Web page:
You can operate the Roar 2 either vertically or flat on its back. Rubber bumpers on both sides will prevent it from marring your furniture. The speaker supports the AptX and AAC audio codecs, but it doesn’t send transport controls back to a Bluetooth device. You can adjust playback volume from the speaker, but its play/pause, track-forward/back, shuffle, and repeat buttons work only with its onboard music player. That’s kind of a drag. Also a drag: The otherwise very nice neoprene carry bag. It does a great job of protecting the speaker in transit, but you must pull the speaker out of the bag to use it. Oh well, at least it’s free.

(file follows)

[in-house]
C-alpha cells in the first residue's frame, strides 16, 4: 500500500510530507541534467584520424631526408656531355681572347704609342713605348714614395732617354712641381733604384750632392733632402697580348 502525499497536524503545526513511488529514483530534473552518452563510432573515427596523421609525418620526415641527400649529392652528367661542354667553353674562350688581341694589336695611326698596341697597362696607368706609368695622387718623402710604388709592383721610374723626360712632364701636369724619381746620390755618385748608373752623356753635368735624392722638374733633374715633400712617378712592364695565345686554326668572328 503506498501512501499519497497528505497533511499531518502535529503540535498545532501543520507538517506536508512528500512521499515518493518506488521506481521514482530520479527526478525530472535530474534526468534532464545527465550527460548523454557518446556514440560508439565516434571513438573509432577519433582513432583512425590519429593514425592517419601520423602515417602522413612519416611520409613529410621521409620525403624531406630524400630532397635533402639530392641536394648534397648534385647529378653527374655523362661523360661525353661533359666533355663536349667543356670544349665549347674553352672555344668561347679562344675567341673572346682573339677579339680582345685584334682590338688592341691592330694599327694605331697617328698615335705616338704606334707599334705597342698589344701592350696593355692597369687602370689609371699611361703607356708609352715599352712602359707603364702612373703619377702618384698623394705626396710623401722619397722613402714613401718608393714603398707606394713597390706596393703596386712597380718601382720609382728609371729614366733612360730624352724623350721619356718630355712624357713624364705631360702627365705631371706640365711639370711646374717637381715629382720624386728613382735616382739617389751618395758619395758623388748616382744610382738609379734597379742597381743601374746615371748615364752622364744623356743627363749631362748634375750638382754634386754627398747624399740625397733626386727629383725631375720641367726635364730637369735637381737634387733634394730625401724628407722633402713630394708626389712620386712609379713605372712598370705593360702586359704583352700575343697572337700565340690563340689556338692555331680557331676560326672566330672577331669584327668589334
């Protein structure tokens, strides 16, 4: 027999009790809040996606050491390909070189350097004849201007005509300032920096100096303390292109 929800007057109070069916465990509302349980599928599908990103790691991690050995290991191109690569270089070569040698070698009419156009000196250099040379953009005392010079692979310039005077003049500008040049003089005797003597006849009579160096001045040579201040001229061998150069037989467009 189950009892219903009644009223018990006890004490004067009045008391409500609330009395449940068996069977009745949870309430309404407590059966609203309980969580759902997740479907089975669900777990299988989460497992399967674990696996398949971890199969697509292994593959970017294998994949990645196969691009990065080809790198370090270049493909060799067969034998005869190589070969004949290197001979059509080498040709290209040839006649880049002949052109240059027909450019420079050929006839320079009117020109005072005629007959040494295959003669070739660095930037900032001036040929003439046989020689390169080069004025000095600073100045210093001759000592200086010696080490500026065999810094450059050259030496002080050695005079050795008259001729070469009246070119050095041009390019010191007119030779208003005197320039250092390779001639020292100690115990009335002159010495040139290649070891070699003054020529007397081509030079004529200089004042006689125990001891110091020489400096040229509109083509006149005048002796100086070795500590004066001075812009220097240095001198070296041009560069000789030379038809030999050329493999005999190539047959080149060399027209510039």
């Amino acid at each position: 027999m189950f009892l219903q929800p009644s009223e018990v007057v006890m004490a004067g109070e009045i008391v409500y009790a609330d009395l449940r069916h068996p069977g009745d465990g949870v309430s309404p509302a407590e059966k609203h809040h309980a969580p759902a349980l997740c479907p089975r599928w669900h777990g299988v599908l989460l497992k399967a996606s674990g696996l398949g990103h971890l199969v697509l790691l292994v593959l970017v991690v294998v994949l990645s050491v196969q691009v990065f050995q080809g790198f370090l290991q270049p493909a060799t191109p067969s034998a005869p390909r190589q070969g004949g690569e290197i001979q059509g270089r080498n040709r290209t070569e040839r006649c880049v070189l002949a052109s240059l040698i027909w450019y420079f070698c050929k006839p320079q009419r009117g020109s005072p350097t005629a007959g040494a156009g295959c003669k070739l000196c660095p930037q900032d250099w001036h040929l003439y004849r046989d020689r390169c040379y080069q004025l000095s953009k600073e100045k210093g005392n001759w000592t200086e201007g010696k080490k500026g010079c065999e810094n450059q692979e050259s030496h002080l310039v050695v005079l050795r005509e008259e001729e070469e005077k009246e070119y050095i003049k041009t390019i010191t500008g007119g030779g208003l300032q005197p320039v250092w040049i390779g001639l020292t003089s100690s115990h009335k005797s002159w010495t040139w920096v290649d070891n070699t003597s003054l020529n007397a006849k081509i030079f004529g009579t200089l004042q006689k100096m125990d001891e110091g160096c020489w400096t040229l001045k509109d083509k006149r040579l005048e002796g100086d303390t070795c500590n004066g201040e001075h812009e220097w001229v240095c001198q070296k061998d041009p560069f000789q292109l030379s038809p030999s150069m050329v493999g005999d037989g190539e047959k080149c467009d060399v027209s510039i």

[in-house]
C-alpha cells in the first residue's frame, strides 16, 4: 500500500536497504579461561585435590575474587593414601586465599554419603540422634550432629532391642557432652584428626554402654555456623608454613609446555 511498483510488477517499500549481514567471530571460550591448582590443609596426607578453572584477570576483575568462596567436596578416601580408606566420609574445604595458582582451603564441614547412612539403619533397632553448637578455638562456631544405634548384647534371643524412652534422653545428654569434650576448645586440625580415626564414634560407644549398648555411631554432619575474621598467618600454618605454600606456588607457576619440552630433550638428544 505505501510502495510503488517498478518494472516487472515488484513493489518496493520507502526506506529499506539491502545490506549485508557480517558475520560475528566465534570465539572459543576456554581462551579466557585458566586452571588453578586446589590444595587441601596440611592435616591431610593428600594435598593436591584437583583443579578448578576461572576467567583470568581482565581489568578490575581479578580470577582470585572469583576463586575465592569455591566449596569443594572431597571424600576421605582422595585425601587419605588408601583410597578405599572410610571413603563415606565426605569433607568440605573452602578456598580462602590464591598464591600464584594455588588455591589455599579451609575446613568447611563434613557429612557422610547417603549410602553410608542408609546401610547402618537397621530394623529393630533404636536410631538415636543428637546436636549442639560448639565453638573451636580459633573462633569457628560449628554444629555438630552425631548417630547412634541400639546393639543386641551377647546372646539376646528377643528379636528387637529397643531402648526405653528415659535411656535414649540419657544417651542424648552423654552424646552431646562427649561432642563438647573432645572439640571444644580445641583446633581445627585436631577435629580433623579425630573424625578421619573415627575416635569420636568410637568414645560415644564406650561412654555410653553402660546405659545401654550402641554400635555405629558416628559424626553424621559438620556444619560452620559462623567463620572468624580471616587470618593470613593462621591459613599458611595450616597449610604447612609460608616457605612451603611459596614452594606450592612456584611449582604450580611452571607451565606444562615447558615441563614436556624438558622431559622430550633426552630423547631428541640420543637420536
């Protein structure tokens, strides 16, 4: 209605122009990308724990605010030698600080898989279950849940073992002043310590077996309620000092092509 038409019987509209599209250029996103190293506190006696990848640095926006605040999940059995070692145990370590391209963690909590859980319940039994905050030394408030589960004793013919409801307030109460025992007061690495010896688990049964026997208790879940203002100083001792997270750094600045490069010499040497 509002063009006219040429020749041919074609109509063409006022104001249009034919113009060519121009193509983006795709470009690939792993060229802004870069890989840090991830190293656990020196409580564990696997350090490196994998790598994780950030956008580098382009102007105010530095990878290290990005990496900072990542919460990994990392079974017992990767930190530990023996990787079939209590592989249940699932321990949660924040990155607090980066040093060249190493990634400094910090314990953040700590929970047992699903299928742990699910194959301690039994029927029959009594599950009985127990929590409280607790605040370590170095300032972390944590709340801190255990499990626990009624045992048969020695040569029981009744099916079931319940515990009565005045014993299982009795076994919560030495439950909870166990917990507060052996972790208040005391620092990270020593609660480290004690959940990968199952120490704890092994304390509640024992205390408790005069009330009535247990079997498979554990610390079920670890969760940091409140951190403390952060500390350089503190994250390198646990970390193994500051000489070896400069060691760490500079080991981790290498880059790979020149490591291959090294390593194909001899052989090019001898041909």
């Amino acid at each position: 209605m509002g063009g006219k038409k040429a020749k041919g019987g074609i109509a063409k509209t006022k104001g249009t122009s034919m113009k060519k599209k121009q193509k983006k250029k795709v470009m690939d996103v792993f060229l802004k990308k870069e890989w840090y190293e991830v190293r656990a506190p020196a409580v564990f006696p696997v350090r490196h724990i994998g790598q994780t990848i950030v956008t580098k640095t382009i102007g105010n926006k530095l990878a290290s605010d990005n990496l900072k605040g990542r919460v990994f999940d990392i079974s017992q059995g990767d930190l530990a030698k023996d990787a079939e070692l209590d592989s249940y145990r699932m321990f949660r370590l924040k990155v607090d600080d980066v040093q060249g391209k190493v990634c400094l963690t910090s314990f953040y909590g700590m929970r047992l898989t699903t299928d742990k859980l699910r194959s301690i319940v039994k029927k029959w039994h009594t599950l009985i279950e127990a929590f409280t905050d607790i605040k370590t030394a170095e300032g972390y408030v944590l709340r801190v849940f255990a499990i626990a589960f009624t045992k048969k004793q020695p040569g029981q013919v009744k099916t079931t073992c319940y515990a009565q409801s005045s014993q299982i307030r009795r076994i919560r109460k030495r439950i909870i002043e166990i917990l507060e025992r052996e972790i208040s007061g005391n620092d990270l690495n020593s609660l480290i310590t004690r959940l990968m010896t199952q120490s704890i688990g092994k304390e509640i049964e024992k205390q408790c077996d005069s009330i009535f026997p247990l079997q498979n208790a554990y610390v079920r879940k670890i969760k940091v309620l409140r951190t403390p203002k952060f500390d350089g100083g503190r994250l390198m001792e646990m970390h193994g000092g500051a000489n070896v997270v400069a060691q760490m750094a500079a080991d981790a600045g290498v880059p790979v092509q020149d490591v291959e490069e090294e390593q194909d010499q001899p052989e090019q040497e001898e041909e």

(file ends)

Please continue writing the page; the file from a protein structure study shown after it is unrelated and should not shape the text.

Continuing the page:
The Roar 2 is a very good, well-balanced speaker whether you’re using it for near-field listening or looking to fill a moderately large room with background music. Bluetooth range was also impressive. With my phone in my home office on its charger, I was able to take the speaker to every room except my difficult-to-penetrate home theater and the master bathroom (which is on the far side of the home theater). I found the Big Jambox to be just a bit more musically pleasing to my ears when playing to fill a room, but I liked the Roar 2 much, much better for near-field listening. The JBL Xtreme is musically inferior to both the Big Jambox and the Roar 2 unless you’re an absolute bass fiend.
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